A Shift To Trucks And SUVs Has Garage Remodels Booming6
Americans have always loved their cars, but the industry has shifted tremendously in the last 10 years. Passenger cars continue to fall out of favor to trucks and SUVs. If anyone needed more proof, the garage remodels industry has boomed alongside a shift to larger vehicles.
The Detroit Free Press reported garage expansions are an ongoing trend as SUV and truck owners cope with a lack of space in their garages. Even some of the longest cars from the mid-20th century don’t compare to a Chevrolet Suburban, lifted Silverado and other models. Some models barely fit on their own, but owners who install extra lighting or roof racks are finding they need to expand their garage to make a particular vehicle fit.
“Vehicles are just taller. You might be able to fit a Ford F-150 into a garage with nothing on its roof, but if you have lights or anything up there, it’s cutting things close,” Dustin Collier, a Michigan-based builder, said. “Our busiest time is in the spring, when everybody gets their taxes back. We get calls in the fall, too, because people are trying to get ready for winter. I see a lot of four-door pickup trucks. They just don’t fit.”
He added that some homeowners will spend up to $12,000 to make their vehicles fit properly in the garage. A low estimate is around $3,000. Some builds have cost up to $20,000.
Architect Jon Sarkesian said vehicle size is a go-to question during renovations talks these days, and he hasn’t seen the trend die down over three decades.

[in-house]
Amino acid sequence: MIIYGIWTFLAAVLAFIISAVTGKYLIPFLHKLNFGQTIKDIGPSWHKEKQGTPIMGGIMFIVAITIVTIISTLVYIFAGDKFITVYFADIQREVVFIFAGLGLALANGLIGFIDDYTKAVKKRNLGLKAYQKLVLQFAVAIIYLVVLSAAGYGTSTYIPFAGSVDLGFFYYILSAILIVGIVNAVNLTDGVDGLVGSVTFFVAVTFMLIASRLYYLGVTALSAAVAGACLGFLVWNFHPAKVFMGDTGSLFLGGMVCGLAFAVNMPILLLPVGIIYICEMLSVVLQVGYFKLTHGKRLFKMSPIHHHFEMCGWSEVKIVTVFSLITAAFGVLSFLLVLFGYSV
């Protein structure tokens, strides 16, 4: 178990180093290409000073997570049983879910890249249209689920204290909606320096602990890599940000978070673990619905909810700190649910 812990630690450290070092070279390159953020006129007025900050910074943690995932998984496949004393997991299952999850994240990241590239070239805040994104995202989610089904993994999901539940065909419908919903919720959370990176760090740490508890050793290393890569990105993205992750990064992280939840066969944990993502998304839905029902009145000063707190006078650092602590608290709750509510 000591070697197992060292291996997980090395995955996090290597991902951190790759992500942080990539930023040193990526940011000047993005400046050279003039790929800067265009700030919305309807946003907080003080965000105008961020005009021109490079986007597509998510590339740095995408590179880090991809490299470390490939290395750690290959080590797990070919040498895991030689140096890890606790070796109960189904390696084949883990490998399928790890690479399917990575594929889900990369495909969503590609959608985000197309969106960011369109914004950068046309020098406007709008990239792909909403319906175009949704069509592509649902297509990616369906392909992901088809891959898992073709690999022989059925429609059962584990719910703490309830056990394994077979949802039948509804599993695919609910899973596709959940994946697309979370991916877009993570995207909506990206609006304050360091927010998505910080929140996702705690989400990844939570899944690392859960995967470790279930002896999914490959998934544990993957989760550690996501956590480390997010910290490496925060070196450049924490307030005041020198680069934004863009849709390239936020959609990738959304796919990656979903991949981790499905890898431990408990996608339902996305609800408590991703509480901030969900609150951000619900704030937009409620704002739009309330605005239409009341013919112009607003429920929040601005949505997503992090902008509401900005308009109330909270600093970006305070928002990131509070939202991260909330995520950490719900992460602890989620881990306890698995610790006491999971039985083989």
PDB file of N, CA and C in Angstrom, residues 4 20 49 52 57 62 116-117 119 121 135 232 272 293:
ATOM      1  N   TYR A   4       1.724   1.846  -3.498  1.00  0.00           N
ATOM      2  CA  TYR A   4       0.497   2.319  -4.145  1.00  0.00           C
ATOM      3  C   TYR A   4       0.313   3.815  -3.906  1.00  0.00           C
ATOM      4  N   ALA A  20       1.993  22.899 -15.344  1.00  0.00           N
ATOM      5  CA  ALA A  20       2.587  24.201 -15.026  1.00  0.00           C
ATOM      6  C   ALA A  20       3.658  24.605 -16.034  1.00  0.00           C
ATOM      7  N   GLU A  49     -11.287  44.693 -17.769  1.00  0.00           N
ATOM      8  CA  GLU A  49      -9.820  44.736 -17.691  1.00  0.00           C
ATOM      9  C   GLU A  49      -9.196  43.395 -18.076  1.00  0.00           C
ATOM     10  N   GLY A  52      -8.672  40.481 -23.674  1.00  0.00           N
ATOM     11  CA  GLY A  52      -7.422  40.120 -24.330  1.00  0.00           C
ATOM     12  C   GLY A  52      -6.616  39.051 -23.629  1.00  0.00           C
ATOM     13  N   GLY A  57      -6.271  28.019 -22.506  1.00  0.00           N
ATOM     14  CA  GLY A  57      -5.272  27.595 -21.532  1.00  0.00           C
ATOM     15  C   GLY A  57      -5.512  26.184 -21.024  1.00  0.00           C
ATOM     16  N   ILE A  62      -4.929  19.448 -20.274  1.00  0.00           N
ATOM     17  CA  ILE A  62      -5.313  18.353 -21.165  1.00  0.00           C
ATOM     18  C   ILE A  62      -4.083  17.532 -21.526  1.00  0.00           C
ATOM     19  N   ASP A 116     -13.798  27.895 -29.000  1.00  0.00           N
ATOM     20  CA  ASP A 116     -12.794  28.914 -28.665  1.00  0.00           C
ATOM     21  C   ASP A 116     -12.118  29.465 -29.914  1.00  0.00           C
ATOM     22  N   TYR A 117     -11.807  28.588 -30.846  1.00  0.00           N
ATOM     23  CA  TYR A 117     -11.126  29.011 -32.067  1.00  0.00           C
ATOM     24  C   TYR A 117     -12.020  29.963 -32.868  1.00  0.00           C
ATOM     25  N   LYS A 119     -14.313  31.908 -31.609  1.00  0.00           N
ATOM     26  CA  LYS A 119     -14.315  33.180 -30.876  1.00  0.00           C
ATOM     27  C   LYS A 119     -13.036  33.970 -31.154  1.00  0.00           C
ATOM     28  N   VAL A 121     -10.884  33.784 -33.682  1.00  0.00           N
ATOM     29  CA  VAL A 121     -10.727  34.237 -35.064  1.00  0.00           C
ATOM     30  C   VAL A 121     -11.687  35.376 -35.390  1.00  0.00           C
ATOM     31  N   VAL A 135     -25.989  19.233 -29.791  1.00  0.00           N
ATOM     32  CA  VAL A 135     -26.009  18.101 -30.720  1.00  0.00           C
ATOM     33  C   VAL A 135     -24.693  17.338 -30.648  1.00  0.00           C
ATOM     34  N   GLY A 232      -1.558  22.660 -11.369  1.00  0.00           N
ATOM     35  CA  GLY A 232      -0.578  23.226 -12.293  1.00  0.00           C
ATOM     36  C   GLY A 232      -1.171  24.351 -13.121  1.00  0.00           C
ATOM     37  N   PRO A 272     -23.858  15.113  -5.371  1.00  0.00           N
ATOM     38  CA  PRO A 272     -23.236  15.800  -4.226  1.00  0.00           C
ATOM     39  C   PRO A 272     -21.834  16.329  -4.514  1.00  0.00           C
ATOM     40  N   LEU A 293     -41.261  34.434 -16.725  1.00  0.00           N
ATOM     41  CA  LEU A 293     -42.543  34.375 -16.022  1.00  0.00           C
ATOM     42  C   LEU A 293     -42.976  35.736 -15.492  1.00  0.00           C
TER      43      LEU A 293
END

Another builder said many of his clients have chosen to build outward, add rooms in the back and ensure trucks have the clearance they need to park. He added cathedral ceiling have become a popular option with garage remodels. And when improvements won’t do, many homeowners have torn down their existing garages just to start again.
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This is nothing new. Where I grew up a lot of garages were built in 1920s and 1930s. Many garages were bumped out in 1950s. Imagine a model A and a new Silverado crew cab difference in footprint
Goodbye, Mr. Rosenstein.
Yes and No, given that a 2018 Chevrolet Equinox (183″ L x 73″ W x 65″ H) is not significantly larger than a 2018 Chevrolet Cruze (175-184″ L x 71″ W x 57-58″ H); there shouldn’t be that great of an issue except for spaces set aside for compacts and someone tries squeezing in a Suburban that is 16-20 inches longer than a Curze.
Some of the trucks with front winch and trailer jack run over 20′.
When gas hits $6 and there is a shift to smaller vehicles again is there a plan to absorb that or will there have to be another bailout because they didn’t have enough time to make the switch? That was part of the excuse last time.
Already solved, a lot of CUVs including GMs get around 30mpg…